Trial begins for robbery suspect caught in doghouse

MINDEN - Bank of America teller Donna Kruger testified Tuesday that at first she believed a masked robber wasn't serious when he hopped over a counter at the Minden branch and ordered her to clean out her cash drawer.

"He pointed the gun at my head and said, 'You have five seconds to give me the money,'" Kruger testified at the trial of Steven Simmons.

"I put my hand on my hip - that's the way I talk to my boys - I thought it was a game.

"He started counting down 5-4-3, and I opened the drawer and started taking out the money, and he said, 'Don't touch the alarm,'" Kruger said.

The suspect was wearing a black face mask and Kruger said she could only see his eyes.

"I thought he was very young and being very stupid," she said.

Kruger was the first witness to testify Tuesday, the opening day of Simmons' trial on charges of robbery with the use of a deadly weapon and possession of a firearm with the serial number changed, altered or obliterated.

The 27-year-old snowboarder from Mammoth Lakes, Calif., was accused of taking $4,807 at gunpoint from the Minden bank branch near the close of business on Nov. 22, 2005.

There were no injuries in the incident, and Simmons was apprehended about 30 minutes later hiding in a dog crate at a house in the upscale Minden subdivision of Mackland, less than a mile from the bank.

The money was recovered.

Employee Lynn Jeffers said she and a co-worker were in the bank's vault balancing accounts when "I heard anger."

"I knew it wasn't 'bounced check' anger," she said. "I heard a voice say, 'Give me all your money. This is not a joke.' I was real scared. I never heard such anger before."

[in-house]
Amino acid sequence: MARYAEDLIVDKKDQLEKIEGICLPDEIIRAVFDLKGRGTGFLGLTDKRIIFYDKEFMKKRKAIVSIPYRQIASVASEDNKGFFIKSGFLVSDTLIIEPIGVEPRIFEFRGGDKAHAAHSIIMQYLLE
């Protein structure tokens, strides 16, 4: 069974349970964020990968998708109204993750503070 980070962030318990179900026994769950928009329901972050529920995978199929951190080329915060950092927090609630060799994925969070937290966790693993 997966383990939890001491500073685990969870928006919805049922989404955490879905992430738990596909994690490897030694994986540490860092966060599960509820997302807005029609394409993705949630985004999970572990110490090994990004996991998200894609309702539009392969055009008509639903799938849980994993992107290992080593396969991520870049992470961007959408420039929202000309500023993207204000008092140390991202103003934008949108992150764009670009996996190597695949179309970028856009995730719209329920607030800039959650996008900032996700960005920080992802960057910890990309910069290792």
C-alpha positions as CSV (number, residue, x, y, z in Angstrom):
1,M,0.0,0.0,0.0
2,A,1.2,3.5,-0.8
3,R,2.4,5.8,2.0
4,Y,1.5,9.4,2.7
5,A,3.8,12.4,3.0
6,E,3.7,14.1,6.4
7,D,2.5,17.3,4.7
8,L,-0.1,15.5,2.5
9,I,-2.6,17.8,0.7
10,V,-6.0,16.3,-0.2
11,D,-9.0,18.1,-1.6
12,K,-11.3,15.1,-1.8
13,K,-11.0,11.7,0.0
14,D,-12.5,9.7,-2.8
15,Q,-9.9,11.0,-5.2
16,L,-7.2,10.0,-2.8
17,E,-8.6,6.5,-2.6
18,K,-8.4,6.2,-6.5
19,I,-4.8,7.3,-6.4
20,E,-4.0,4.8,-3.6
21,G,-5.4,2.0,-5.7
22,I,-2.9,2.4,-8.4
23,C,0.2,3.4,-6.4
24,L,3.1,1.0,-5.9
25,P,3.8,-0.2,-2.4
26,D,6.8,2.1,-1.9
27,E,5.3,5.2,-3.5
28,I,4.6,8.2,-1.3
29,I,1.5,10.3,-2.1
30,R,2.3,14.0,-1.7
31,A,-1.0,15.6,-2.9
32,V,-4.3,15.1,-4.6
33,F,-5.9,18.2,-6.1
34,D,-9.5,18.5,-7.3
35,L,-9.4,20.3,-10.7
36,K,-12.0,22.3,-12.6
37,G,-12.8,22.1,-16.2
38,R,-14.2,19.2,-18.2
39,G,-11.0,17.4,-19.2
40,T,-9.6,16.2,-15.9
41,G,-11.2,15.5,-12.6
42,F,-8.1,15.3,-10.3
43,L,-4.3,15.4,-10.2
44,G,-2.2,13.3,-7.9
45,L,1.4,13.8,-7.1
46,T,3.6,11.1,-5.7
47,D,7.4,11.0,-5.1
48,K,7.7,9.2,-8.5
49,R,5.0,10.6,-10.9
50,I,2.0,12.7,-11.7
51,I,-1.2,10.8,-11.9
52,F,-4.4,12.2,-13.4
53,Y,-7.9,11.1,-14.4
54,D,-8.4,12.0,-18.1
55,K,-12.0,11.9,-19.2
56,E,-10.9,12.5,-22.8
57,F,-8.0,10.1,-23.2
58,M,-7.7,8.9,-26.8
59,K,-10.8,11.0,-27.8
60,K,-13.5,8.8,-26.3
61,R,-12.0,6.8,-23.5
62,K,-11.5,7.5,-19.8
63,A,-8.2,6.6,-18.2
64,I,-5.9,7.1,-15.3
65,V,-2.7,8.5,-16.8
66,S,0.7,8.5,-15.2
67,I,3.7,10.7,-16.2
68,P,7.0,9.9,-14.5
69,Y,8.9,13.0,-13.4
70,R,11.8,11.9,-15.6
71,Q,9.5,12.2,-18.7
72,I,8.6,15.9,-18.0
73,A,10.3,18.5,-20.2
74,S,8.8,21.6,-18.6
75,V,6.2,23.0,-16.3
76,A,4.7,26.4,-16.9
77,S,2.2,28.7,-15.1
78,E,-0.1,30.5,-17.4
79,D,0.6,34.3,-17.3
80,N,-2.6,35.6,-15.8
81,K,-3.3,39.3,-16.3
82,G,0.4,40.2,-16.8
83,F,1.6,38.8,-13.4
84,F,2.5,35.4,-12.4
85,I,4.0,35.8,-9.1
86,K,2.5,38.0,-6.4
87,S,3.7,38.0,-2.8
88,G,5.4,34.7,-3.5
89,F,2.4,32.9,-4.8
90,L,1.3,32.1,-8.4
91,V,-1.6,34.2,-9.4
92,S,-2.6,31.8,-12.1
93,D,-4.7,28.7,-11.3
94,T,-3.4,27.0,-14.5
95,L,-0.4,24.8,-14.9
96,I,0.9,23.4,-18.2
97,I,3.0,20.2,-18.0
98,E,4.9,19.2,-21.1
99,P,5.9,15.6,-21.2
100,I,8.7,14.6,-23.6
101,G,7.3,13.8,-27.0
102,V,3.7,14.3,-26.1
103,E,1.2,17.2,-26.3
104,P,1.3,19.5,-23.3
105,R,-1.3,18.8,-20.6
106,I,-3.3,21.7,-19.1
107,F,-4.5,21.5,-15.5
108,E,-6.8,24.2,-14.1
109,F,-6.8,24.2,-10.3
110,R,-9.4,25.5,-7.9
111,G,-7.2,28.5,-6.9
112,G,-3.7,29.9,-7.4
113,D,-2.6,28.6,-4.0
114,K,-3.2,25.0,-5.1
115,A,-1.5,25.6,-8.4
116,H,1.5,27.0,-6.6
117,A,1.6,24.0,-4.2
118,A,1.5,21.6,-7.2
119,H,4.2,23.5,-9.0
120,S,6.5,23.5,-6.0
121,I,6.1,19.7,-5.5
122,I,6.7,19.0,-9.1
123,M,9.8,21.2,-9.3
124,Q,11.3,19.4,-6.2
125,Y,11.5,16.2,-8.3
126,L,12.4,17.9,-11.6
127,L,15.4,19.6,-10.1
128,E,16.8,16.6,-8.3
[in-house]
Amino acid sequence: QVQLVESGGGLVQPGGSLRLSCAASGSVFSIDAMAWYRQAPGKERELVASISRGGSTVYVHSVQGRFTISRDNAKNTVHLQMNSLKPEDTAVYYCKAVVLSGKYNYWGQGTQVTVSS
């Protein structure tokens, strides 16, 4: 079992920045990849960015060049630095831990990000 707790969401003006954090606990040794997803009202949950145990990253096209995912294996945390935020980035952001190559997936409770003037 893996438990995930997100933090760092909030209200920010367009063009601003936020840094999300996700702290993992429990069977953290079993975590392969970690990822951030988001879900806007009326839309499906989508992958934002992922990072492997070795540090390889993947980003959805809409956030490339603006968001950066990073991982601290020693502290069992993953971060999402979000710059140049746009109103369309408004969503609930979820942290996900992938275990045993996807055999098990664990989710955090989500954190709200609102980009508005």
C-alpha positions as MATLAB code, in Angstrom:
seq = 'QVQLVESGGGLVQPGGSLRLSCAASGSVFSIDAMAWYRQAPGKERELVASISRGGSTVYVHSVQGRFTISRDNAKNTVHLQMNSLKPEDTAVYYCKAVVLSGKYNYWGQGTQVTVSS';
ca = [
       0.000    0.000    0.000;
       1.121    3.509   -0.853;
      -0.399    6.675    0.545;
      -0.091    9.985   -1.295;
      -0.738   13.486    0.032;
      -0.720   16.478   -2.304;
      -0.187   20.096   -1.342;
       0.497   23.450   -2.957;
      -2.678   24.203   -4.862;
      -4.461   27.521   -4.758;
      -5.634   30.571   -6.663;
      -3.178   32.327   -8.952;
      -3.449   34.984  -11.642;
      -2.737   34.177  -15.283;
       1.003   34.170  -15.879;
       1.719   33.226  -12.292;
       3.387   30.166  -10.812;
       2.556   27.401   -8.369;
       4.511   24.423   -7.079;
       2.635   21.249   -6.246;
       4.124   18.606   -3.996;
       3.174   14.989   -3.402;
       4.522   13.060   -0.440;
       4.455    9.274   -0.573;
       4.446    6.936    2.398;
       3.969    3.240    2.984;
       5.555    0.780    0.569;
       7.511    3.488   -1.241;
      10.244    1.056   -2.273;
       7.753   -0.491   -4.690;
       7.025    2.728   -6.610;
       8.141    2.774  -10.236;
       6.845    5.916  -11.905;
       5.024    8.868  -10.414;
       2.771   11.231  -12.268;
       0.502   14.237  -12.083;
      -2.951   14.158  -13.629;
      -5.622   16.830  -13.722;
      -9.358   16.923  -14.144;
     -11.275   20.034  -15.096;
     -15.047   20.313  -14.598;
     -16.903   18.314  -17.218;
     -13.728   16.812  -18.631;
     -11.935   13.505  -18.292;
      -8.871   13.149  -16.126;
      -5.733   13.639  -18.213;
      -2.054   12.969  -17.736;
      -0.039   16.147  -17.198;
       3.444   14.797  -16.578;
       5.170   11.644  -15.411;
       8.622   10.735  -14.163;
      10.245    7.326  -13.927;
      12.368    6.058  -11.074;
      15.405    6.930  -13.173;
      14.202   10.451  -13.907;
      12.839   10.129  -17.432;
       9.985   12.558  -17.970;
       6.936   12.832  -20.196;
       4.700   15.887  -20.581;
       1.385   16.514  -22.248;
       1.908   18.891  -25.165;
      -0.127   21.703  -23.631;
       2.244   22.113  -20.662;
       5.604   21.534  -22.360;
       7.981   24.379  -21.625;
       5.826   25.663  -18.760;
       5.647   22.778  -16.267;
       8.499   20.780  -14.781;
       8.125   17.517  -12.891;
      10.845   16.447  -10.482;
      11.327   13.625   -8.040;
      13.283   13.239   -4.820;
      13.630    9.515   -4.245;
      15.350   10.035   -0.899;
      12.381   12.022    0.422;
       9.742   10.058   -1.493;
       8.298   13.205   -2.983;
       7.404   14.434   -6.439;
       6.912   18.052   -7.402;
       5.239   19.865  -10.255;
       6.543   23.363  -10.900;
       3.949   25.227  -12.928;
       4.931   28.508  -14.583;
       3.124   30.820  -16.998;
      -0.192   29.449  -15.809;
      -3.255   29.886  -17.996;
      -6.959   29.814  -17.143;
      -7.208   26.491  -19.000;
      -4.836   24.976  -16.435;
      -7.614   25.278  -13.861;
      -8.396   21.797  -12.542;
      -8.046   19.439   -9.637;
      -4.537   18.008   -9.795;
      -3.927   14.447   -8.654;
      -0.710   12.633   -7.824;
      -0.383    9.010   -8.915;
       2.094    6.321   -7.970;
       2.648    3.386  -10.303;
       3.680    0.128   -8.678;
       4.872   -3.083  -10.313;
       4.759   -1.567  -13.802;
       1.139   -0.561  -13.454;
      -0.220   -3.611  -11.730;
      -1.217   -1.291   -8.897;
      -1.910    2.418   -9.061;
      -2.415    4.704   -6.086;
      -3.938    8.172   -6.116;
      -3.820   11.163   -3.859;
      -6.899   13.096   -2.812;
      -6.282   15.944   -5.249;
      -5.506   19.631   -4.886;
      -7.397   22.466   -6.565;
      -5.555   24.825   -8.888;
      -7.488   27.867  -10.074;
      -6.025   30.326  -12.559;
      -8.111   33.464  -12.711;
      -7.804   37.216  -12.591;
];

Jeffers and Kruger testified before a jury of 10 men and three women seated Tuesday in the trial, which is expected to conclude this week.

Simmons, who sat quietly during the proceedings Tuesday, faces up to 30 years in prison if convicted on all counts. He also could face federal charges.

Jurors heard testimony Tuesday from five bank employees and two Douglas County sheriff's officers who were the first to respond to the alarm.

In opening arguments, prosecutor Michael McCormick described for the jurors how the state believes the robbery occurred.

McCormick said evidence will show that Simmons' DNA was found on the weapon, mask and tennis shoes that all the witnesses described.

Defense attorney Tod Young pointed out that none of the witnesses at the bank could identify the defendant because the suspect was wearing a mask.

Simmons has been in Douglas County Jail on $250,000 bail since his arrest.

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